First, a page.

With 2023 a few weeks away, what will it hold for Williamson County? Well, let me shake my snow globe crystal ball for a preview.
The 88th Texas legislative session will begin in January, resulting in information overload with bills that hurt us and bills that help us. The part-time status of our Legislature runs at such a quick clip every two years that many bills are not thoroughly vetted prior to becoming law. It would be so nice to have a full-time Legislature allowing more appropriate time to thoroughly vet proposed bills.
In the last session, legislators attempted to prevent local county governments from having “hired guns” at the Lege each day watching for negative bills and speaking up for local governments to help us at the county level. Our Texas Association of Counties is magnificent in lobbying and educating those willing to listen in the Legislature. What goes on at the capital is a major time drain for us in local government.
Water shortages abound and wastewater treatment plants are expanding across the county to appropriately handle the volume from all our growth. Vigilance on the part of our water plant managers has provided for clear streams despite reduced volume of water flow and increased output from wastewater plants — not perfectly, but with intense scrutiny and vigilant teams. Our past has relied on municipalities to acquire water and rural areas to drill wells.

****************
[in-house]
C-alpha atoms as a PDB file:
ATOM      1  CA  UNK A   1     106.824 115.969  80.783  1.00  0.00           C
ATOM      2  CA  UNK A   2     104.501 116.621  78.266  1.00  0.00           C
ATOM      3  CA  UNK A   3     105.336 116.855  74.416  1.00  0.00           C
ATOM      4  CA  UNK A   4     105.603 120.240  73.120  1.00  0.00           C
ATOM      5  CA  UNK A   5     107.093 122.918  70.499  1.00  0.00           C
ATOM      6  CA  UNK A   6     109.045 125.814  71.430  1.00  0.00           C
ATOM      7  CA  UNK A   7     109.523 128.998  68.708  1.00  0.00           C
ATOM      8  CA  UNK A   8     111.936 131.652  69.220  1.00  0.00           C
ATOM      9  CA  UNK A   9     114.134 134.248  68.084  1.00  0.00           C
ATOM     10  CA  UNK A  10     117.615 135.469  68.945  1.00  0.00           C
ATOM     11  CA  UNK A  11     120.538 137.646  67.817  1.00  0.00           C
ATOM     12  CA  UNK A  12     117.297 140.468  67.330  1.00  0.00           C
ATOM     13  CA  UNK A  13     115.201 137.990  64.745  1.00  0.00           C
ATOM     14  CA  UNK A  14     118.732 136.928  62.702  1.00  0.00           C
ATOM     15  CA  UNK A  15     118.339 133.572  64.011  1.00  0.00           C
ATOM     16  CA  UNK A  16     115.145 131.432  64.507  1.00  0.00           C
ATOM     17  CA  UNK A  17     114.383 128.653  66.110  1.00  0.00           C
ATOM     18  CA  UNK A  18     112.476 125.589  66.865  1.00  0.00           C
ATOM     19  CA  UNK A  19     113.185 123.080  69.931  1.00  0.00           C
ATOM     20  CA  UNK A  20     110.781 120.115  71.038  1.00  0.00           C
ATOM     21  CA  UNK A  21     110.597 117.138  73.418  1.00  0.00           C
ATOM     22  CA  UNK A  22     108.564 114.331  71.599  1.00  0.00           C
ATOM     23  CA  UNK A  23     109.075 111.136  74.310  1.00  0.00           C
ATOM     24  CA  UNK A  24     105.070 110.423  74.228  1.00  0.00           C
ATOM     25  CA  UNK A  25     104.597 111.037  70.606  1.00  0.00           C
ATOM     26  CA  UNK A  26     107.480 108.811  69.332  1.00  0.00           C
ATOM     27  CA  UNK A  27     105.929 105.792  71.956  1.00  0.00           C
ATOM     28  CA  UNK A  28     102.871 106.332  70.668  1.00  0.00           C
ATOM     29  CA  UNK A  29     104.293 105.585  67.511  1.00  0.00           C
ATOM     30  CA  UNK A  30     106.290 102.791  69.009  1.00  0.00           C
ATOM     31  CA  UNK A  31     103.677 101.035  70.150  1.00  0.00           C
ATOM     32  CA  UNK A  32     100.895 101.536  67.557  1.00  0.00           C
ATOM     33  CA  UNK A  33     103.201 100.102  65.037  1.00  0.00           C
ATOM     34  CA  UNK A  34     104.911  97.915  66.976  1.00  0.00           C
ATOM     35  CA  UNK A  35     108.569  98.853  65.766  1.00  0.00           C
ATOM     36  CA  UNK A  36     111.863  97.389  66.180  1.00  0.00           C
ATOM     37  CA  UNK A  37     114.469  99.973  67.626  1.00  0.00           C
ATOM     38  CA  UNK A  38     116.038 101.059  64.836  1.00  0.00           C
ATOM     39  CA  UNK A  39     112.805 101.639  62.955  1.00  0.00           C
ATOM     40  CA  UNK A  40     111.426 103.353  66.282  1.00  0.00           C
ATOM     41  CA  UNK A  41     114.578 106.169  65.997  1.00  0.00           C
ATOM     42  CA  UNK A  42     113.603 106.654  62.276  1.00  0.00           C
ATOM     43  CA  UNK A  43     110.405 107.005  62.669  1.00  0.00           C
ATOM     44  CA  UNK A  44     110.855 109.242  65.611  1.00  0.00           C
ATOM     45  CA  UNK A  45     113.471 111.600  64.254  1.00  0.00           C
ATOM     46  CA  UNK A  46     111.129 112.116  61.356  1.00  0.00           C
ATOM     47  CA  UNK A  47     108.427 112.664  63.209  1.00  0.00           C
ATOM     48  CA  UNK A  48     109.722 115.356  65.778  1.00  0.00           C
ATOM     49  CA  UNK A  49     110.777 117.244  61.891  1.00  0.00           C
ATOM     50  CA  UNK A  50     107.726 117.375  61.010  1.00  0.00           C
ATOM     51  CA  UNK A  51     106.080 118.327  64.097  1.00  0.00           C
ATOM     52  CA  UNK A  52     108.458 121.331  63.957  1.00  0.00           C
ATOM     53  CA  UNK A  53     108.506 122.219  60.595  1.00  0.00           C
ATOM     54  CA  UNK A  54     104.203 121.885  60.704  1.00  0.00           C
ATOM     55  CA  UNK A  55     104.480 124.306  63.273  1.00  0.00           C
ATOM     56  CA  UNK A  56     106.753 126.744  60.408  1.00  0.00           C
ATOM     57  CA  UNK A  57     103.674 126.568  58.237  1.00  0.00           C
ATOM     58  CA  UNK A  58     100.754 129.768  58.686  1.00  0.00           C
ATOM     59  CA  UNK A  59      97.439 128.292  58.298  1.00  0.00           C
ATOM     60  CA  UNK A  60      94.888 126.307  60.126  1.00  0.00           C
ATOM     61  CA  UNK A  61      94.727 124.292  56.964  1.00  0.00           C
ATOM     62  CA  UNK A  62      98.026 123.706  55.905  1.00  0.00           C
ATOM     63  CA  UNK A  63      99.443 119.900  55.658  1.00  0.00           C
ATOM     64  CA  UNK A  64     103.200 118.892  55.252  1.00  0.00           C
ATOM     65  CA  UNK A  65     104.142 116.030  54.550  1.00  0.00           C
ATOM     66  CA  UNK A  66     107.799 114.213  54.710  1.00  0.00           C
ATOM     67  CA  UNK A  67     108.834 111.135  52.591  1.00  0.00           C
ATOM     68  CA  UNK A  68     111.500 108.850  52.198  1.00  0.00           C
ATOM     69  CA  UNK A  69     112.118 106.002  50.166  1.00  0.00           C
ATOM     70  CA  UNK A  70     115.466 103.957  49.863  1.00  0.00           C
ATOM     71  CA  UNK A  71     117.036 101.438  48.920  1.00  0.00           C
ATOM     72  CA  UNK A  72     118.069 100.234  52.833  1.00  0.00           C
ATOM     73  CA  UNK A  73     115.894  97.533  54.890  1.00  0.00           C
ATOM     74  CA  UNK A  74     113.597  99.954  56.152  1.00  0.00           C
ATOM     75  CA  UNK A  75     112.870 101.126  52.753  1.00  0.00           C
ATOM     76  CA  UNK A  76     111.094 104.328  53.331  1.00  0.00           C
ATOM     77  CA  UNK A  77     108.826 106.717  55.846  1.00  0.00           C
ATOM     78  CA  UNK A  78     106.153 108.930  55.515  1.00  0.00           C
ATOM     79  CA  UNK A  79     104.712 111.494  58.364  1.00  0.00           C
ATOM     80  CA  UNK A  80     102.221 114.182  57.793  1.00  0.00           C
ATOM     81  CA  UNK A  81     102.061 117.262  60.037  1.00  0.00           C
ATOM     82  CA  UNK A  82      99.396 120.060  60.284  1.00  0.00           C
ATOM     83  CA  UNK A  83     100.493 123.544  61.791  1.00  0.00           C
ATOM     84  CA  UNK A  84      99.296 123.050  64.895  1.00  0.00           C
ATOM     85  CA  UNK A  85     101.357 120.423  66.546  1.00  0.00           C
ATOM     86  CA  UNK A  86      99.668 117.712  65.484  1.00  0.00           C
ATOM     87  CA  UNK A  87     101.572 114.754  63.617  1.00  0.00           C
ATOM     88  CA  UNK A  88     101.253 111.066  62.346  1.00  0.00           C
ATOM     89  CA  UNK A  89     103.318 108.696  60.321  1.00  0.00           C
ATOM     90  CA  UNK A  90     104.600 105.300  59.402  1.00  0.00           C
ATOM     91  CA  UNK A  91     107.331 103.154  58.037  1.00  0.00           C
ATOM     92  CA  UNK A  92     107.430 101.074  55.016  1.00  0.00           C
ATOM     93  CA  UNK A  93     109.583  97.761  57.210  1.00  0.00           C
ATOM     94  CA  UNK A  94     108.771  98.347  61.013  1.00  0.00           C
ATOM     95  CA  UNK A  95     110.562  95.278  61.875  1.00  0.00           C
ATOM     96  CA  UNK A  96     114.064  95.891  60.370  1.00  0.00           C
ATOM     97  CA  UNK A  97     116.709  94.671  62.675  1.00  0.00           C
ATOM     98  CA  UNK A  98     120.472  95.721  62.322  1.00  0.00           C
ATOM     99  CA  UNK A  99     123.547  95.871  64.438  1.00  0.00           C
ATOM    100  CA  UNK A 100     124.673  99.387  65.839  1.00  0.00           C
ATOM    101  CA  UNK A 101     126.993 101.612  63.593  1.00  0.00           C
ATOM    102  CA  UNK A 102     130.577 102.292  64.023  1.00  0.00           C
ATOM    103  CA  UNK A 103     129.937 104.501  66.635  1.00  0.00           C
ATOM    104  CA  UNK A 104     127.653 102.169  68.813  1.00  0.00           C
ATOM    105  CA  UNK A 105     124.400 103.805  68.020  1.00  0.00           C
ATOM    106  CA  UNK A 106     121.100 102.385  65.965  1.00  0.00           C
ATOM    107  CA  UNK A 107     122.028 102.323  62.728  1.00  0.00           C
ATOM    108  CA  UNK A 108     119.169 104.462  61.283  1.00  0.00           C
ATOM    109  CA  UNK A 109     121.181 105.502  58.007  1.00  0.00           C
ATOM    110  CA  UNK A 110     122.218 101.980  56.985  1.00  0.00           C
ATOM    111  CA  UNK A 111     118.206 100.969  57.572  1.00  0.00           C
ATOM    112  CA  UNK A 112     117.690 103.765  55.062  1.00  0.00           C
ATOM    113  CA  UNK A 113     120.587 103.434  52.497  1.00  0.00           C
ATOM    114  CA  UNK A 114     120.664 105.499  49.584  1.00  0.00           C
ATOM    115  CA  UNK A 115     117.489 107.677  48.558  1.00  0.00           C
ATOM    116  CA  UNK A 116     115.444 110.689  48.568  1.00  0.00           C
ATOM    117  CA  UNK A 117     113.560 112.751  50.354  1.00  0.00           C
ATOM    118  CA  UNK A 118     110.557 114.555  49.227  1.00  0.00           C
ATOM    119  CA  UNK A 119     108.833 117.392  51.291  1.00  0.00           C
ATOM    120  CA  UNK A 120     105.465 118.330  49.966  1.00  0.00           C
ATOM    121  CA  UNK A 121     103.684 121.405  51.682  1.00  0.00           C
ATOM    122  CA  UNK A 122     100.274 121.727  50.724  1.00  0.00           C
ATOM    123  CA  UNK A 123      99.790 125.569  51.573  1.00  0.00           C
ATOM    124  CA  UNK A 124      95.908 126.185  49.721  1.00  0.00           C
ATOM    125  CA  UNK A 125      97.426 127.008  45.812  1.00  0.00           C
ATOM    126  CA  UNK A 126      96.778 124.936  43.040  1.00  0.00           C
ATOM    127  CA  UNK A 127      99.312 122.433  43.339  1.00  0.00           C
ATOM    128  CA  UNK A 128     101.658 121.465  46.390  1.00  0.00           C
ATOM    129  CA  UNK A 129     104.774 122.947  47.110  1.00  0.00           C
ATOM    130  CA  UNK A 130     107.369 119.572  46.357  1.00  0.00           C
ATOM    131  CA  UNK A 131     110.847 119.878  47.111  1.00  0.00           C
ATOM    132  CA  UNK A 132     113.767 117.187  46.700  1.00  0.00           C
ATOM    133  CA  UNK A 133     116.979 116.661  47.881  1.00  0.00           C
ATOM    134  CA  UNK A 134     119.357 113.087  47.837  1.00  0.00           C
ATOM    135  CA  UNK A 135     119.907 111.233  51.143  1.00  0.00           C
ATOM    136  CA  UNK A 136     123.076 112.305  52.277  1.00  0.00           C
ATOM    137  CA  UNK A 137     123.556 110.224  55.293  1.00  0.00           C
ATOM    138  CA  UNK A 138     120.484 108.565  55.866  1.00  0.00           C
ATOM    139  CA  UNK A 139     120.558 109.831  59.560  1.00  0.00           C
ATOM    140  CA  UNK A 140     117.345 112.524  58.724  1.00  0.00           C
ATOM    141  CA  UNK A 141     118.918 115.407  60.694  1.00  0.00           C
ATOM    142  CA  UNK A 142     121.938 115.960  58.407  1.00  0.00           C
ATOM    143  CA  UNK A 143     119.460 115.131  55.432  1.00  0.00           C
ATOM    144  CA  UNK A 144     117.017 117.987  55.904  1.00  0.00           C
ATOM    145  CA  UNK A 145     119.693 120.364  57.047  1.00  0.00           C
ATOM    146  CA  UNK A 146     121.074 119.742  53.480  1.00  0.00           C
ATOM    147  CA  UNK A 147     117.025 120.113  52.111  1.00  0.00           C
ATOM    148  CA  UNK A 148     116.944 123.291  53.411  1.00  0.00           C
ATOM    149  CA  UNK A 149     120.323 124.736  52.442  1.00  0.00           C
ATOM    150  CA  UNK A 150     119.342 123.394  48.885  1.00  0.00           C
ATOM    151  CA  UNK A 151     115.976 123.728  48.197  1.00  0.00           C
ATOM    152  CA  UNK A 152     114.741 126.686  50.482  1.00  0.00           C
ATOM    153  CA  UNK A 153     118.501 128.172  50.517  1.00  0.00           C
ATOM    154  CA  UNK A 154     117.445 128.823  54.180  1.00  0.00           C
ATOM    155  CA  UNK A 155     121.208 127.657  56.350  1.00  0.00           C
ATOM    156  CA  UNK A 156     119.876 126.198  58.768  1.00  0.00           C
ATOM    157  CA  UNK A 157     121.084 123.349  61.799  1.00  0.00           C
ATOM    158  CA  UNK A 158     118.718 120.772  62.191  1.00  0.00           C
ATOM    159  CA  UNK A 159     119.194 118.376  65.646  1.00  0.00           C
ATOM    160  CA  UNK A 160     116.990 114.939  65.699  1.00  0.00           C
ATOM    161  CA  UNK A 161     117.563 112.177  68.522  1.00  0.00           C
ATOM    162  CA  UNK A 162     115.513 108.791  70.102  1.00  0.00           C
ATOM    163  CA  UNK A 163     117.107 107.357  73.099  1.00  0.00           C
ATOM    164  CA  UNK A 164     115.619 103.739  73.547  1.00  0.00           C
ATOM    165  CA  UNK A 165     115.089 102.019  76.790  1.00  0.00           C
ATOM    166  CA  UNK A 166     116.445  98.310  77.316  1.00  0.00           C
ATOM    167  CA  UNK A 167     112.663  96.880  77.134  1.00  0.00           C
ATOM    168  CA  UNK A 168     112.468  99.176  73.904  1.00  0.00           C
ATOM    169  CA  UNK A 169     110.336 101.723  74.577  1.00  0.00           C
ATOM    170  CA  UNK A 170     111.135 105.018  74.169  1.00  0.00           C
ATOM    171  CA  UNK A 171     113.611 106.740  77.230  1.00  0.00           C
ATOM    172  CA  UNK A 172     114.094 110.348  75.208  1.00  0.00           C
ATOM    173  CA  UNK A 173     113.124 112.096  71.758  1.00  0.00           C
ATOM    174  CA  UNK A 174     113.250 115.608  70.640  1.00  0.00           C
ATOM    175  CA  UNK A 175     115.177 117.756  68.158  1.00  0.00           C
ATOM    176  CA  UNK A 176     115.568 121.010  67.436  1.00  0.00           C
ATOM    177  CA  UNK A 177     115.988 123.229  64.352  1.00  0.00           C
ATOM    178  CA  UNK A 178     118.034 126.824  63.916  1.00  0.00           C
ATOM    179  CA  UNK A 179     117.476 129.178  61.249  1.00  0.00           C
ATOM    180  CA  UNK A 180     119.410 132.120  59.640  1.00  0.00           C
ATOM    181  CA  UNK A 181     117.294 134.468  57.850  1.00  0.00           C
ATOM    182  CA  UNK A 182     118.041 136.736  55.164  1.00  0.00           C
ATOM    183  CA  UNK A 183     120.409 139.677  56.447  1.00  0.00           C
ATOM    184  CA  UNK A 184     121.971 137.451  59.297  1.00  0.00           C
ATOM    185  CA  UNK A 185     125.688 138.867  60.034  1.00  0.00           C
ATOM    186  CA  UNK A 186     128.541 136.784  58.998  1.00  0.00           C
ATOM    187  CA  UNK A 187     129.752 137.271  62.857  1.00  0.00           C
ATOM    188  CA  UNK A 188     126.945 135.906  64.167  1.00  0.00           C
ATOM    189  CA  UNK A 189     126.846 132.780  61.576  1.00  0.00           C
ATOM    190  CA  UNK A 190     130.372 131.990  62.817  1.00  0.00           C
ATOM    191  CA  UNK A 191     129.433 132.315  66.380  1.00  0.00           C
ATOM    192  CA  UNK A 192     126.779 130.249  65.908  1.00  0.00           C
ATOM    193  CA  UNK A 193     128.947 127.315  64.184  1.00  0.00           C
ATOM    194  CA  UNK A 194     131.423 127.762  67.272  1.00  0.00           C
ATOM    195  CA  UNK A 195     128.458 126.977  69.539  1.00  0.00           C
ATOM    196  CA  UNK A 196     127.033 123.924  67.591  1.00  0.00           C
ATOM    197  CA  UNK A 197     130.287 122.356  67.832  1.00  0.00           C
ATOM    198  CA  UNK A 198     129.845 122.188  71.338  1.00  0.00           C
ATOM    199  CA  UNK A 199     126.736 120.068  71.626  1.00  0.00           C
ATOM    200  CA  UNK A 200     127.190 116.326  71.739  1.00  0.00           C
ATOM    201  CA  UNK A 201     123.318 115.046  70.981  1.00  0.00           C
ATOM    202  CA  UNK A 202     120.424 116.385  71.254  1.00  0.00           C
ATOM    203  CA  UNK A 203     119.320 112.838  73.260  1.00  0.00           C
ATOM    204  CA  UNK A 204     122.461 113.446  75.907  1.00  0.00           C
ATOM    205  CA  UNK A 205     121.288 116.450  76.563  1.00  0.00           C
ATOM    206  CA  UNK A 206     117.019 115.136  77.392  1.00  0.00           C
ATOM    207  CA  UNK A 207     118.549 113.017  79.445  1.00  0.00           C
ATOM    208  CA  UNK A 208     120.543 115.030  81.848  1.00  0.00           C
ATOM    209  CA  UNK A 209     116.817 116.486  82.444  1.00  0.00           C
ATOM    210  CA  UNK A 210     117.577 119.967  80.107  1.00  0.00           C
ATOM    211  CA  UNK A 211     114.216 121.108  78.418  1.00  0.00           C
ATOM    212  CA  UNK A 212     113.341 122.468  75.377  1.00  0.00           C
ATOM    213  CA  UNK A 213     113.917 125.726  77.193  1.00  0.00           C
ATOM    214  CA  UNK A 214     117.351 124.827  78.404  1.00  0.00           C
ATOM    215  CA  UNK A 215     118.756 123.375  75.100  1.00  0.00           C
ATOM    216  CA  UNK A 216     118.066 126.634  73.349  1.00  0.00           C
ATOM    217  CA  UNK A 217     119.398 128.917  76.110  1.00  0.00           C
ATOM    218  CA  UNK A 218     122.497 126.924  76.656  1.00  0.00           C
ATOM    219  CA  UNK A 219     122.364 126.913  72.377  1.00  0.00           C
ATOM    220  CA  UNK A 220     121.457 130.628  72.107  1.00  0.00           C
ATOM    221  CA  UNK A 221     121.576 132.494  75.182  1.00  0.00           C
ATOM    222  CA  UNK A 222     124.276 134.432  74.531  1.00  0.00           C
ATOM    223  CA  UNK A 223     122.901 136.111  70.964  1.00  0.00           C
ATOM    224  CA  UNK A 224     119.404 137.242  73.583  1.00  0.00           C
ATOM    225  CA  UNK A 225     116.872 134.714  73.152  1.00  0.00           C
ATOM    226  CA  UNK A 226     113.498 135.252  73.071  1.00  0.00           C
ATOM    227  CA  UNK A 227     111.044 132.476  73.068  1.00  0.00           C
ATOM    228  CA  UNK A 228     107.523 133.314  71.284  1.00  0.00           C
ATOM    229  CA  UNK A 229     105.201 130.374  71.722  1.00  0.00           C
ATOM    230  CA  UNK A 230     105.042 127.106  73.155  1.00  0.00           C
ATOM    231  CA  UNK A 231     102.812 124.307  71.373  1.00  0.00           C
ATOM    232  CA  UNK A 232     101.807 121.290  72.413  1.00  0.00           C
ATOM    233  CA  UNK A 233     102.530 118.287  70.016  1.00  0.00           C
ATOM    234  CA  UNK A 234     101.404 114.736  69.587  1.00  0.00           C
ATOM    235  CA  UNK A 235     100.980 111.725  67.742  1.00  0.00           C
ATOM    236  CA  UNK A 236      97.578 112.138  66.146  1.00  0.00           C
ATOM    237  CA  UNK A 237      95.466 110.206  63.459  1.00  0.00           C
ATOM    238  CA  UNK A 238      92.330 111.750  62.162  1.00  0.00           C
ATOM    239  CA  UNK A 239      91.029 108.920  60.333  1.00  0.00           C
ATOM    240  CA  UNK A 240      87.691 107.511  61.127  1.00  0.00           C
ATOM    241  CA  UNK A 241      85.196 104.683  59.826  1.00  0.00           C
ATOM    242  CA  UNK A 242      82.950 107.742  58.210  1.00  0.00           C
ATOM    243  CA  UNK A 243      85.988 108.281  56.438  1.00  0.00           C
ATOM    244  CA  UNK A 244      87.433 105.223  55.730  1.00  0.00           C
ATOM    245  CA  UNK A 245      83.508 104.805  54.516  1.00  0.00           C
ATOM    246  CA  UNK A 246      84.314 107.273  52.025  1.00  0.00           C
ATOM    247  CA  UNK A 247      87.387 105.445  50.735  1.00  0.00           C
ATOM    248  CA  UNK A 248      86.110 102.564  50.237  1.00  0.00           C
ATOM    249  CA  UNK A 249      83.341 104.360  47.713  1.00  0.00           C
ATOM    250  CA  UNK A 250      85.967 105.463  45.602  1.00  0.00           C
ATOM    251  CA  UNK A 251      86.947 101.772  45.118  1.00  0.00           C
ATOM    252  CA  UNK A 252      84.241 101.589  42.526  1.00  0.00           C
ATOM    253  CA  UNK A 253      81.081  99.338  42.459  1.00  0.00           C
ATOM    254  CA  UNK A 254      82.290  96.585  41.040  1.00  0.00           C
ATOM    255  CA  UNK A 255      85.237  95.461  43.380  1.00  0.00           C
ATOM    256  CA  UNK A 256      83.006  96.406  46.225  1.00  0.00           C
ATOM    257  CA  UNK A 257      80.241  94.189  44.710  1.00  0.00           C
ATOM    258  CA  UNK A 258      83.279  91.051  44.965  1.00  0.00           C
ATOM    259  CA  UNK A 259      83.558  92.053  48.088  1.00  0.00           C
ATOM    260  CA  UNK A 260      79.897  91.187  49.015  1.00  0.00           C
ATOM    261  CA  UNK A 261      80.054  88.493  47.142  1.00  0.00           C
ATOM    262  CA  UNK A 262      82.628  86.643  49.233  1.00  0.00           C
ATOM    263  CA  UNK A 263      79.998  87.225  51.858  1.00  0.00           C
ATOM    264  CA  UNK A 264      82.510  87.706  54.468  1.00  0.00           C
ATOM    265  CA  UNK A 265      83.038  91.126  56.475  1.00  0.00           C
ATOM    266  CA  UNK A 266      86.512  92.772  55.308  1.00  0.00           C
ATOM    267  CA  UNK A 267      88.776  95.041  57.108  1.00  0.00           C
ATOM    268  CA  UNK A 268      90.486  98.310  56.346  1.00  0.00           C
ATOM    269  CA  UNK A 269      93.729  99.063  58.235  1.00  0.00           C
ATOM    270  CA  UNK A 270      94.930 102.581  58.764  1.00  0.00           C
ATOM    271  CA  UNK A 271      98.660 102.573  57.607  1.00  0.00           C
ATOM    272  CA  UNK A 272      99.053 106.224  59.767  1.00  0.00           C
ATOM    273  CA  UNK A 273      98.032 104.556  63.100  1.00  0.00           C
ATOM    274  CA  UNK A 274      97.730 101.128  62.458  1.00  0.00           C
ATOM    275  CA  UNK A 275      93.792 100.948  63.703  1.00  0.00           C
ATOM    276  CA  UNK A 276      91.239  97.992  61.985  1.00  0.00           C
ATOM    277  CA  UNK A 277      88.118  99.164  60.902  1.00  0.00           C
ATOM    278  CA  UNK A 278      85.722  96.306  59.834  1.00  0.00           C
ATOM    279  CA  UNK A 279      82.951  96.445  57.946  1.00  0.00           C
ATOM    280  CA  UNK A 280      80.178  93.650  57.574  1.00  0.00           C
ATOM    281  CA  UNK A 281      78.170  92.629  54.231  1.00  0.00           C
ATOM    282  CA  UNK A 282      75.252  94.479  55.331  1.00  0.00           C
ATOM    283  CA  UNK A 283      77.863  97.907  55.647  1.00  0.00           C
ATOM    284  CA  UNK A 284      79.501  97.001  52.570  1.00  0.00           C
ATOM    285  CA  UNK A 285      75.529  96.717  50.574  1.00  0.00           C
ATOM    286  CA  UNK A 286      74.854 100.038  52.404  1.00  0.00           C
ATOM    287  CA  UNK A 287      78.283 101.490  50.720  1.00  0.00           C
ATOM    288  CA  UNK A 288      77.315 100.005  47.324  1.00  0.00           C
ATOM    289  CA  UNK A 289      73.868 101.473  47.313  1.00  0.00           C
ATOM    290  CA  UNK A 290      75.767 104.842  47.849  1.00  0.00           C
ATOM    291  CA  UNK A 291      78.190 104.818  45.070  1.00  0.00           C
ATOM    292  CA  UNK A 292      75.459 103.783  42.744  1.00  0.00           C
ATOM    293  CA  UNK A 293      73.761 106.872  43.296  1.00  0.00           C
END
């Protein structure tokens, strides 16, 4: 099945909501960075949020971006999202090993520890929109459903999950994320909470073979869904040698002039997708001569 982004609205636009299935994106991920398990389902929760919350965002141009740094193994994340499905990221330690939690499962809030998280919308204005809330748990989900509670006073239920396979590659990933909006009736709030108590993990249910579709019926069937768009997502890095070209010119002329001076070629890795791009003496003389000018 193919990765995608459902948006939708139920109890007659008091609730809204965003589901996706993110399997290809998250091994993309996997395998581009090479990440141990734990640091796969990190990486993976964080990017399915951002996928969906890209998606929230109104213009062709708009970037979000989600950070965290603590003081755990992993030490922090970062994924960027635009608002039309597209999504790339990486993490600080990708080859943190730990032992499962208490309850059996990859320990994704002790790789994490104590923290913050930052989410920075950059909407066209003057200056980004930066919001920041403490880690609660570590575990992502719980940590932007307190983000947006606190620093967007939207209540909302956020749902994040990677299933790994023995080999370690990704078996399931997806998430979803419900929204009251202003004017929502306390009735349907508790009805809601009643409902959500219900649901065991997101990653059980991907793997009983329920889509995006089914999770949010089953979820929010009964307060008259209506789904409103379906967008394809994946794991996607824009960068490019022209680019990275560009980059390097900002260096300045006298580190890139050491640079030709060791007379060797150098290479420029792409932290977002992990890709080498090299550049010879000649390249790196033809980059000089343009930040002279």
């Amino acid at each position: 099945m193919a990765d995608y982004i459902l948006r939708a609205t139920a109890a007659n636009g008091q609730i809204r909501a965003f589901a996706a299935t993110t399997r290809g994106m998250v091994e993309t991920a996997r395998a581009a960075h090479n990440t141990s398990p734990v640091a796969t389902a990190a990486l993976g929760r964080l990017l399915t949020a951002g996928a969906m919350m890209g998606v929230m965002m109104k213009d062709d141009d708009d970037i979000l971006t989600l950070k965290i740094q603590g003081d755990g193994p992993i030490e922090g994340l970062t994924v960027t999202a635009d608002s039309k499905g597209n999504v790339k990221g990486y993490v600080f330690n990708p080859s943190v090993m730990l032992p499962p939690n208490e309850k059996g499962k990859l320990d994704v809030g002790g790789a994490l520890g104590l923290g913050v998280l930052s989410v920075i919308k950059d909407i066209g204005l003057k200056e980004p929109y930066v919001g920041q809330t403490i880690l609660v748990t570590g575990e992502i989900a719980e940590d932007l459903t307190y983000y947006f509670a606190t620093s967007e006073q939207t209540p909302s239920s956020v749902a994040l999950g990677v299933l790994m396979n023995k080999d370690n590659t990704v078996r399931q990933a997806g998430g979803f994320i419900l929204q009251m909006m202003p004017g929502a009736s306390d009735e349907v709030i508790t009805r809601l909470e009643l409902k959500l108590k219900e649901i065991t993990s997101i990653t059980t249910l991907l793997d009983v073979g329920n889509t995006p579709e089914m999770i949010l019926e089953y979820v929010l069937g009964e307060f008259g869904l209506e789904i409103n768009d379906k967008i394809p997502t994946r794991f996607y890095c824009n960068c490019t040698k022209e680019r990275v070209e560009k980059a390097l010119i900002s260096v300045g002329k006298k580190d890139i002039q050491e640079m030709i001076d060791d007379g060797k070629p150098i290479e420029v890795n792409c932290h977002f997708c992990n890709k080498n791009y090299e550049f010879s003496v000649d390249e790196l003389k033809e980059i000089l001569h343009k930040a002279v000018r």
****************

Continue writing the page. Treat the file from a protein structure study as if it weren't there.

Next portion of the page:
Our present population means scarce availability of both surface and ground water. The Brazos River Authority, serving most of Wilco, reports 99.9% of its water is spoken for. As for underground water, we do have the Edwards Aquifer in the narrow Balcones Fault area in Wilco, but the vast majority of our county and wells are in the expansive Trinity Aquifer zone, which lacks the support of limestone to rapidly catch and carry water. The Trinity only recharges with 4% of the rainfall as it has layers of clay for water to pass through and needs underground fault lines for storage.
In an Oct. 27, 2017, San Antonio Express News article, Robert R. Puente, San Antonio’s Water System’s president and CEO since May 2008, the longest-serving leader of one of the nation's largest utilities delivering water and wastewater services to more than 1.8 million customers, said, “Buyer, beware, because that Trinity (Aquifer) is very unpredictable. Well, actually it is predictable. In a drought, you can’t rely on it.”
That easterly moving major drought line has now come to roost in Williamson County. That and the additional wells being drilled are wreaking havoc for existing well users in Wilco.
Housing shortages abound, whether affordable houses or apartment units, especially more affordable rental units. We have limited infrastructure in place, primarily within municipal city limits.